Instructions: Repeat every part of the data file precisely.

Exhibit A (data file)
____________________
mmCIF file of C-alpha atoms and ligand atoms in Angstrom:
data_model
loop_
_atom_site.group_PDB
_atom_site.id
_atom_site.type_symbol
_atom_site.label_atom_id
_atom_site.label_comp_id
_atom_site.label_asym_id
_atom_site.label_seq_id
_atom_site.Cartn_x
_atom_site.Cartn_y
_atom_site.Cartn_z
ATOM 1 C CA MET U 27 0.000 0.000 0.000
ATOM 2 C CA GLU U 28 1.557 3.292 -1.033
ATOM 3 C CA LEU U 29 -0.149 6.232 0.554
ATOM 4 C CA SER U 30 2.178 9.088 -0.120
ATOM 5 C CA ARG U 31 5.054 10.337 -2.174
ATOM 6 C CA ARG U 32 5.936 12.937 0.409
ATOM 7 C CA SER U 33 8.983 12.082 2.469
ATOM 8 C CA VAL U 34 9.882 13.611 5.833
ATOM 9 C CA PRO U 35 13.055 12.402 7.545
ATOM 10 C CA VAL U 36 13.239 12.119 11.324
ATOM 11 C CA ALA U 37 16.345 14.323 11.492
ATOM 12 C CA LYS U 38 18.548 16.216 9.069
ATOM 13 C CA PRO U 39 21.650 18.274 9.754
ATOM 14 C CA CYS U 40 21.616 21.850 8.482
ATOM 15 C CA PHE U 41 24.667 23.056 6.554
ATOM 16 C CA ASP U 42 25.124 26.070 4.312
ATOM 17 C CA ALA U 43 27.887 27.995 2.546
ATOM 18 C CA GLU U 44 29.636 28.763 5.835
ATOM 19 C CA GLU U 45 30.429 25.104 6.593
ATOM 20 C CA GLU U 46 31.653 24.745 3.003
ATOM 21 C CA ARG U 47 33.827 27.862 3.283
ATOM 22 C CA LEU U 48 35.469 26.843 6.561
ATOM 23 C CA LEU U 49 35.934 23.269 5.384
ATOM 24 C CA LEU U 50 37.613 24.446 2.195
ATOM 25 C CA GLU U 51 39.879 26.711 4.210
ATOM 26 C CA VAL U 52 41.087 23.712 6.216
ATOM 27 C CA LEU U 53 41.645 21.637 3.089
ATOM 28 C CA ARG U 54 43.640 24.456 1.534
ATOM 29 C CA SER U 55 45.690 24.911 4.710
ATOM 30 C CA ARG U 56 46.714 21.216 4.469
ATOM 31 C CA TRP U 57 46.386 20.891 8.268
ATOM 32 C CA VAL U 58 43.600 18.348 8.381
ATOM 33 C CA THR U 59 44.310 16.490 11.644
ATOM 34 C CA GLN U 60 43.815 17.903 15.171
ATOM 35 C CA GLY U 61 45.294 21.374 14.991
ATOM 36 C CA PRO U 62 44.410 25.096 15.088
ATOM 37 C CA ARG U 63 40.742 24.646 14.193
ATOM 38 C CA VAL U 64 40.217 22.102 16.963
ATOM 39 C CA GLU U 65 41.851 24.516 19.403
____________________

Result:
mmCIF file of C-alpha atoms and ligand atoms in Angstrom:
data_model
loop_
_atom_site.group_PDB
_atom_site.id
_atom_site.type_symbol
_atom_site.label_atom_id
_atom_site.label_comp_id
_atom_site.label_asym_id
_atom_site.label_seq_id
_atom_site.Cartn_x
_atom_site.Cartn_y
_atom_site.Cartn_z
ATOM 1 C CA MET U 27 0.000 0.000 0.000
ATOM 2 C CA GLU U 28 1.557 3.292 -1.033
ATOM 3 C CA LEU U 29 -0.149 6.232 0.554
ATOM 4 C CA SER U 30 2.178 9.088 -0.120
ATOM 5 C CA ARG U 31 5.054 10.337 -2.174
ATOM 6 C CA ARG U 32 5.936 12.937 0.409
ATOM 7 C CA SER U 33 8.983 12.082 2.469
ATOM 8 C CA VAL U 34 9.882 13.611 5.833
ATOM 9 C CA PRO U 35 13.055 12.402 7.545
ATOM 10 C CA VAL U 36 13.239 12.119 11.324
ATOM 11 C CA ALA U 37 16.345 14.323 11.492
ATOM 12 C CA LYS U 38 18.548 16.216 9.069
ATOM 13 C CA PRO U 39 21.650 18.274 9.754
ATOM 14 C CA CYS U 40 21.616 21.850 8.482
ATOM 15 C CA PHE U 41 24.667 23.056 6.554
ATOM 16 C CA ASP U 42 25.124 26.070 4.312
ATOM 17 C CA ALA U 43 27.887 27.995 2.546
ATOM 18 C CA GLU U 44 29.636 28.763 5.835
ATOM 19 C CA GLU U 45 30.429 25.104 6.593
ATOM 20 C CA GLU U 46 31.653 24.745 3.003
ATOM 21 C CA ARG U 47 33.827 27.862 3.283
ATOM 22 C CA LEU U 48 35.469 26.843 6.561
ATOM 23 C CA LEU U 49 35.934 23.269 5.384
ATOM 24 C CA LEU U 50 37.613 24.446 2.195
ATOM 25 C CA GLU U 51 39.879 26.711 4.210
ATOM 26 C CA VAL U 52 41.087 23.712 6.216
ATOM 27 C CA LEU U 53 41.645 21.637 3.089
ATOM 28 C CA ARG U 54 43.640 24.456 1.534
ATOM 29 C CA SER U 55 45.690 24.911 4.710
ATOM 30 C CA ARG U 56 46.714 21.216 4.469
ATOM 31 C CA TRP U 57 46.386 20.891 8.268
ATOM 32 C CA VAL U 58 43.600 18.348 8.381
ATOM 33 C CA THR U 59 44.310 16.490 11.644
ATOM 34 C CA GLN U 60 43.815 17.903 15.171
ATOM 35 C CA GLY U 61 45.294 21.374 14.991
ATOM 36 C CA PRO U 62 44.410 25.096 15.088
ATOM 37 C CA ARG U 63 40.742 24.646 14.193
ATOM 38 C CA VAL U 64 40.217 22.102 16.963
ATOM 39 C CA GLU U 65 41.851 24.516 19.403